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31. The Dryad
The spring was advancing, and the weather had turned suddenly warm. This change of
temperature brought with it for me, as probably for many others, temporary decrease of
strength. Slight exertion at this time left me overcome with fatigue -- sleepless nights
entailed languid days.
One Sunday afternoon, having walked the distance of half a league to the Protestant
church, I came back weary and exhausted; and taking refuge in my solitary sanctuary, the
first classe, I was glad to sit down, and to make of my desk a pillow for my arms and
Awhile I listened to the lullaby of bees humming in the berceau, and watched, through
the glass door and the tender, lightly-strewn spring foliage, Madame Beck and a gay
party of friends, whom she had entertained that day at dinner after morning mass,
walking in the centre alley under orchard boughs dressed at this season in blossom, and
wearing a colouring as pure and warm as mountain snow at sunrise.
My principal attraction towards this group of guests lay, I remember, in one figure -- that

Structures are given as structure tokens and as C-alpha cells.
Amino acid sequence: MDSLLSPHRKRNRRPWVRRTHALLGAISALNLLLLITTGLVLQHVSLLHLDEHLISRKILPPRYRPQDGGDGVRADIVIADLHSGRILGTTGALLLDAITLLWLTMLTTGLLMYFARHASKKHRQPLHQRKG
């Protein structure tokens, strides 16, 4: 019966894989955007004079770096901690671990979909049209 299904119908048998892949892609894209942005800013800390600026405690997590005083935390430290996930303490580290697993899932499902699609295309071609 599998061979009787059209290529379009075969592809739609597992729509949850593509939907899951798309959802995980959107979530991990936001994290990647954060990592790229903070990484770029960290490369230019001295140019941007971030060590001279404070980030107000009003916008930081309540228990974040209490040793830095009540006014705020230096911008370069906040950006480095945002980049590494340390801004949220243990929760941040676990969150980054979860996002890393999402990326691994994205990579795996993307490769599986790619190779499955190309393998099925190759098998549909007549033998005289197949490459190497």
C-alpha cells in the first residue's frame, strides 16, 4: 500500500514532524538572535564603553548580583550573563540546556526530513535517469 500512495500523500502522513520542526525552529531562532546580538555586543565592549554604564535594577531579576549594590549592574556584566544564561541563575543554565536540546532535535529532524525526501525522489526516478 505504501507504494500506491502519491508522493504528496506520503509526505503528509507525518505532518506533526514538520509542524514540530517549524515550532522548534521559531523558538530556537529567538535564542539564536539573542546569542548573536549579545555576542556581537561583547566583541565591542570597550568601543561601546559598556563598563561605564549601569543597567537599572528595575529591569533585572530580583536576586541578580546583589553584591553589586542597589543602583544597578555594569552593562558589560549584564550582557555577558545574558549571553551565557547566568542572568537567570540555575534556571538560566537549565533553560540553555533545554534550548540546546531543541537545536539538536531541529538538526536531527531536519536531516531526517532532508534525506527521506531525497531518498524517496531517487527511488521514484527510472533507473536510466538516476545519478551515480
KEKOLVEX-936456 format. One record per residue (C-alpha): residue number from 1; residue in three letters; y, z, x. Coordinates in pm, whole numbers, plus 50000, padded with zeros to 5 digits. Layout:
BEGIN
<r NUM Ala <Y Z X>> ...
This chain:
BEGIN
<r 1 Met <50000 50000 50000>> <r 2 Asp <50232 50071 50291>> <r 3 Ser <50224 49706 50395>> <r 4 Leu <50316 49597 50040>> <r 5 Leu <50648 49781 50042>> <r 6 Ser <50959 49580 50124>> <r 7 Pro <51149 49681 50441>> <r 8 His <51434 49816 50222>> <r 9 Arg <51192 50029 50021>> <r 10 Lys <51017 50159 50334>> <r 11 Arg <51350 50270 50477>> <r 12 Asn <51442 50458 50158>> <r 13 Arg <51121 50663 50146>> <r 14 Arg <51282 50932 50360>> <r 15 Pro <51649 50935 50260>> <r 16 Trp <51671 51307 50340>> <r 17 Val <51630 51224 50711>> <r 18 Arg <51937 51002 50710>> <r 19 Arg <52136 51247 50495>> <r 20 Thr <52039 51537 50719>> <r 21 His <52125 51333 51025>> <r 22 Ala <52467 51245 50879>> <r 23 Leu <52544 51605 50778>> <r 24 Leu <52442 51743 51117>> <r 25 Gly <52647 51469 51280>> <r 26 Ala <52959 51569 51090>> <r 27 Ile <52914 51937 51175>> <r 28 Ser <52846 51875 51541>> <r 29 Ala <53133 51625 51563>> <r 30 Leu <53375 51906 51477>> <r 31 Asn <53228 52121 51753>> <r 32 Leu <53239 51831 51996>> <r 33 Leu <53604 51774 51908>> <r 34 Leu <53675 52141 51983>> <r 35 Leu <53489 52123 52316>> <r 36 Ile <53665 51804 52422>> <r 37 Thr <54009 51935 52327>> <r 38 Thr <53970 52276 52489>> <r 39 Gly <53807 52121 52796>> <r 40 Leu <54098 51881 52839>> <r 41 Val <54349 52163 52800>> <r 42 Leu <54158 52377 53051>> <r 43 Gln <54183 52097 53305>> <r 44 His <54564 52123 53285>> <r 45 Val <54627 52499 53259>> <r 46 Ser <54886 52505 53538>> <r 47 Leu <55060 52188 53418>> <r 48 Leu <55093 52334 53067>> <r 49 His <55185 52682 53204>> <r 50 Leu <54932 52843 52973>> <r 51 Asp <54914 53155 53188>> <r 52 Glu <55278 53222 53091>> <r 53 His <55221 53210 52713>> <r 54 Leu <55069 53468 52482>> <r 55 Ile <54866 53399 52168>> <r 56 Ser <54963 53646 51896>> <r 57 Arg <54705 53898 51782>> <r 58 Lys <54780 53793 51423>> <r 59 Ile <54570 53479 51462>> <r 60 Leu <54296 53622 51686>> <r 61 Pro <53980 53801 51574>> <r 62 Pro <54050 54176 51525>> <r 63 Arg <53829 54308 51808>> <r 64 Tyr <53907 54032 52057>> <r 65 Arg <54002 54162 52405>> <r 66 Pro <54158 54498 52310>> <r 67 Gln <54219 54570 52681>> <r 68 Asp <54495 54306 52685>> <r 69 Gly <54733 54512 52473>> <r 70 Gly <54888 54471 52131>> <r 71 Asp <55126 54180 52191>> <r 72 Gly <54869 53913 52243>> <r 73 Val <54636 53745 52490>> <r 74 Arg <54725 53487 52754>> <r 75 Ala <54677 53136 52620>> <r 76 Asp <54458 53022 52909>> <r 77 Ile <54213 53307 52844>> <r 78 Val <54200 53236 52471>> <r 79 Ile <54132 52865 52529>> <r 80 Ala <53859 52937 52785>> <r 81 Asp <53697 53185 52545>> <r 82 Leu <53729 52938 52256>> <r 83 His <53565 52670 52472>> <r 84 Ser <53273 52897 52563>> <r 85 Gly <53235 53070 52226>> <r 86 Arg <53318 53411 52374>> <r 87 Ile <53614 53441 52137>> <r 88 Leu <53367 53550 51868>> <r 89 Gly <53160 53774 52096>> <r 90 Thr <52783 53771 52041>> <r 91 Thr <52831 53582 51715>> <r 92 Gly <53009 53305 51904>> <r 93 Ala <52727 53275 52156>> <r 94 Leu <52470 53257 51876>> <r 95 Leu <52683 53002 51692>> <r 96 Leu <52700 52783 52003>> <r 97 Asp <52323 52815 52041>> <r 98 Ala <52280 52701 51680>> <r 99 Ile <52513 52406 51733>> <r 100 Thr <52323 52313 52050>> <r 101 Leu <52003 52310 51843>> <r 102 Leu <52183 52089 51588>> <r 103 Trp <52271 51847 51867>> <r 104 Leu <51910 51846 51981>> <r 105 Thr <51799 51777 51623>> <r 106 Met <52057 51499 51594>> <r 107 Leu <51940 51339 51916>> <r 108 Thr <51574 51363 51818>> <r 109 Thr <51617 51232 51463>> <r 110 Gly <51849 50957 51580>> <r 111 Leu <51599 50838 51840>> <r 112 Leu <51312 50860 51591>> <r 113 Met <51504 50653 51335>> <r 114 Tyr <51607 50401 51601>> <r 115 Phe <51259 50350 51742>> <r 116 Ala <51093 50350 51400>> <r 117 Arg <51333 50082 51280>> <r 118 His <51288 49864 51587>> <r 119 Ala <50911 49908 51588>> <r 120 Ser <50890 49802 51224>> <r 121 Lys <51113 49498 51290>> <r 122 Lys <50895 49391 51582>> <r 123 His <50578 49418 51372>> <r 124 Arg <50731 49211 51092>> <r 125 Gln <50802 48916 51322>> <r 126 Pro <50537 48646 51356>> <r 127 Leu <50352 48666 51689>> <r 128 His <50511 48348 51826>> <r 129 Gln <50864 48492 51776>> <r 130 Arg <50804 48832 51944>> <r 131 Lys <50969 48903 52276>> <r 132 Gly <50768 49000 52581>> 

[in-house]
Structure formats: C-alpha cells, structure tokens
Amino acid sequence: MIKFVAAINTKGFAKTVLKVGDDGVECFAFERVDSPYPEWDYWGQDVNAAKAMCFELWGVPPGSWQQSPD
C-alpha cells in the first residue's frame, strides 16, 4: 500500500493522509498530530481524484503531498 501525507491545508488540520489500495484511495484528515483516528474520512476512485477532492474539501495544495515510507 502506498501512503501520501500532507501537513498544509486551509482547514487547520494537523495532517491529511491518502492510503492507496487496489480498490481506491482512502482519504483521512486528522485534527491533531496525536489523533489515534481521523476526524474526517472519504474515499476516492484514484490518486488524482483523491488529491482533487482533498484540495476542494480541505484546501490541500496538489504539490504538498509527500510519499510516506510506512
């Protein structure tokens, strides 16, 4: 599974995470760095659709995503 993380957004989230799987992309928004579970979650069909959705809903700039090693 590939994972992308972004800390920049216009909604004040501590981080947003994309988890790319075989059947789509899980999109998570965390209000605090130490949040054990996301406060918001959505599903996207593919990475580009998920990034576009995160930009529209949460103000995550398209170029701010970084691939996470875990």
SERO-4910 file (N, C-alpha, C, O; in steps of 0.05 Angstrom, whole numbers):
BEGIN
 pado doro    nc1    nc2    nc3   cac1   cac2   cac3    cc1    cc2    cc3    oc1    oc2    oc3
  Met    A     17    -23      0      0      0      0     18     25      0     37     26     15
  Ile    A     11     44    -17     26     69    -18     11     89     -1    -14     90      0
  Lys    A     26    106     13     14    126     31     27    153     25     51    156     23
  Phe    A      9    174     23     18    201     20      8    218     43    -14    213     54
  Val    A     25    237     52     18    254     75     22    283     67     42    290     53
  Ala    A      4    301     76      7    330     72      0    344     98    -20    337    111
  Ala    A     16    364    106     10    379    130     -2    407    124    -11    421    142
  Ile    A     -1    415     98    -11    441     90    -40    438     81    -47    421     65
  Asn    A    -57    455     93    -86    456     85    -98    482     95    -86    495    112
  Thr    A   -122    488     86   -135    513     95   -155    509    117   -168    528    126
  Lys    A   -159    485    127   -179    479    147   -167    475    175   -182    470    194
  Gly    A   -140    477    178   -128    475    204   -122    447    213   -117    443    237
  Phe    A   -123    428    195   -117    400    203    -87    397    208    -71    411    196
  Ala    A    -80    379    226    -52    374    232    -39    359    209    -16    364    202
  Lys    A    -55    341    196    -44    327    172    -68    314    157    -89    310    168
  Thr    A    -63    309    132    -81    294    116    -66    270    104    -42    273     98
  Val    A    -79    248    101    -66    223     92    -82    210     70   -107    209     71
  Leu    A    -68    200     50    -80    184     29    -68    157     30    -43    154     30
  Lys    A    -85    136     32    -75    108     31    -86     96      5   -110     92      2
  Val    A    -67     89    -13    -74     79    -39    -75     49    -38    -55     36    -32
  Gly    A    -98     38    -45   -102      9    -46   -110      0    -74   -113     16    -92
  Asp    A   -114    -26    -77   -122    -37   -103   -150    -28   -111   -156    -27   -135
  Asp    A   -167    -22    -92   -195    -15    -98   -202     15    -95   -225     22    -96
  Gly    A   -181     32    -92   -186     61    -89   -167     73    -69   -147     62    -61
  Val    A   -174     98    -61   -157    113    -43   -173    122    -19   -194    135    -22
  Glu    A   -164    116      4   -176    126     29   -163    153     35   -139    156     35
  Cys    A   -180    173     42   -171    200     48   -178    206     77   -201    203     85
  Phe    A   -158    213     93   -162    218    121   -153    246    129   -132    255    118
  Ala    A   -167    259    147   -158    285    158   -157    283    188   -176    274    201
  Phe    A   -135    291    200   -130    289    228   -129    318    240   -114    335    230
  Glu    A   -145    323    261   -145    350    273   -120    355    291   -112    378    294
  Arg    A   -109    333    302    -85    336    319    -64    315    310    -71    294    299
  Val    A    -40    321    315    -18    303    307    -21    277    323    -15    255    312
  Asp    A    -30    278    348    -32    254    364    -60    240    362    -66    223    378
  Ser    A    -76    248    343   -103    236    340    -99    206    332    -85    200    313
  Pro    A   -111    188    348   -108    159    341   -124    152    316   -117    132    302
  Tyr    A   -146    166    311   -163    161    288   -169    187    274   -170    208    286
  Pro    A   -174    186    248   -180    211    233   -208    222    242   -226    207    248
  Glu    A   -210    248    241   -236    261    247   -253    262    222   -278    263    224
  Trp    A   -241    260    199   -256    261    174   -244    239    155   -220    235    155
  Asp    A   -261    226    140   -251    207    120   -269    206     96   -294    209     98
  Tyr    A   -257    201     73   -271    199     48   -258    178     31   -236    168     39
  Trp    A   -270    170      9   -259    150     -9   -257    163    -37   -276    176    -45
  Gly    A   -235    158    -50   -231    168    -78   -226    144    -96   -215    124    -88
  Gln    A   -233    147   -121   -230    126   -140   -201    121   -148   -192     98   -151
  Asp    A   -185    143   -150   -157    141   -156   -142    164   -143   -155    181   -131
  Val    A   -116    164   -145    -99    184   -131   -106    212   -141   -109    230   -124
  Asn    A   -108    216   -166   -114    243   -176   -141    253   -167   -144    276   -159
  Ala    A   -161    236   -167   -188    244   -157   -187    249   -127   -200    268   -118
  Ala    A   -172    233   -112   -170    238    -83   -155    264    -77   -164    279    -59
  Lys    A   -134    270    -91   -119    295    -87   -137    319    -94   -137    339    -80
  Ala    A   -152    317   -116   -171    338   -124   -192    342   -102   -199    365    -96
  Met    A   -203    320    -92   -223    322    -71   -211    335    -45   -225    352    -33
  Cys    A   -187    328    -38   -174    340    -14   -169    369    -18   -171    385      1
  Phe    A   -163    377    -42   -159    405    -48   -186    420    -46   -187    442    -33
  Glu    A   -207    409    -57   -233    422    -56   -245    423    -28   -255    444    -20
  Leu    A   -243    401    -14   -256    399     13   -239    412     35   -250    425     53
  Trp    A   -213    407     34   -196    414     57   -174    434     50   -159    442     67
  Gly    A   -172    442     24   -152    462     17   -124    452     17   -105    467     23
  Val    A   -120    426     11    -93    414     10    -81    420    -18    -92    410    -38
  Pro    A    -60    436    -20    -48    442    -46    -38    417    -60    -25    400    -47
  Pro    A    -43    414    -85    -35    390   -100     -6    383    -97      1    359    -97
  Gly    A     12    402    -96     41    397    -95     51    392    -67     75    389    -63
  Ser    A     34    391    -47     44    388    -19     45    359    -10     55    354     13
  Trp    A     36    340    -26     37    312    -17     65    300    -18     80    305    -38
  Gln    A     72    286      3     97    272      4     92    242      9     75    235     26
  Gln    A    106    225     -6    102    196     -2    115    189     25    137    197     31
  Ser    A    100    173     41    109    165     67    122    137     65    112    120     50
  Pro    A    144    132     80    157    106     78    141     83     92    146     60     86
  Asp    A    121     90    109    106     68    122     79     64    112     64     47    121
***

of a handsome young girl whom I had seen before as a visitor at Madame Beck's, and of
whom I had been vaguely told that she was a 'filleule,' or goddaughter, of M. Emanuel's,
and that between her mother, or aunt or some other female relation of hers, and the
Professor -- had existed of old a special friendship. M. Paul was not of the holiday band
to-day, but I had seen this young girl with him ere now, and as far as distant observation
could enable me to judge, she seemed to enjoy him with the frank ease of a ward with an
indulgent guardian. I had seen her run up to him, put her arm through his, and hang upon
him. Once, when she did so, a curious sensation had struck through me -- a disagreeable
anticipatory sensation -- one of the family of presentiments, I suppose -- but I refused to
analyse or dwell upon it. While watching this girl, Mademoiselle Sauveur, by name, and
following the gleam of her bright silk robe (she was always richly dressed, for she was
said to be wealthy) through the flowers and the glancing leaves of tender emerald, my
eyes became dazzled -- they closed; my lassitude, the warmth of the day, the hum of bees
and birds, all lulled me, and at last I slept.
Two hours stole over me. Ere I woke, the sun had declined out of sight behind the
towering houses, the garden and the room were grey, bees had gone homeward, and the
flowers were closing; the party of guests, too, had vanished; each alley was void.
On waking, I felt much at ease -- not chill, as I ought to have been after sitting so still for
at least two hours; my cheek and arms were not benumbed by pressure against the hard
desk. No wonder. Instead of the bare wood on which I had laid them, I found a thick
shawl, carefully folded, substituted for support, and another shawl (both taken from the
corridor where such things hung) wrapped warmly round me.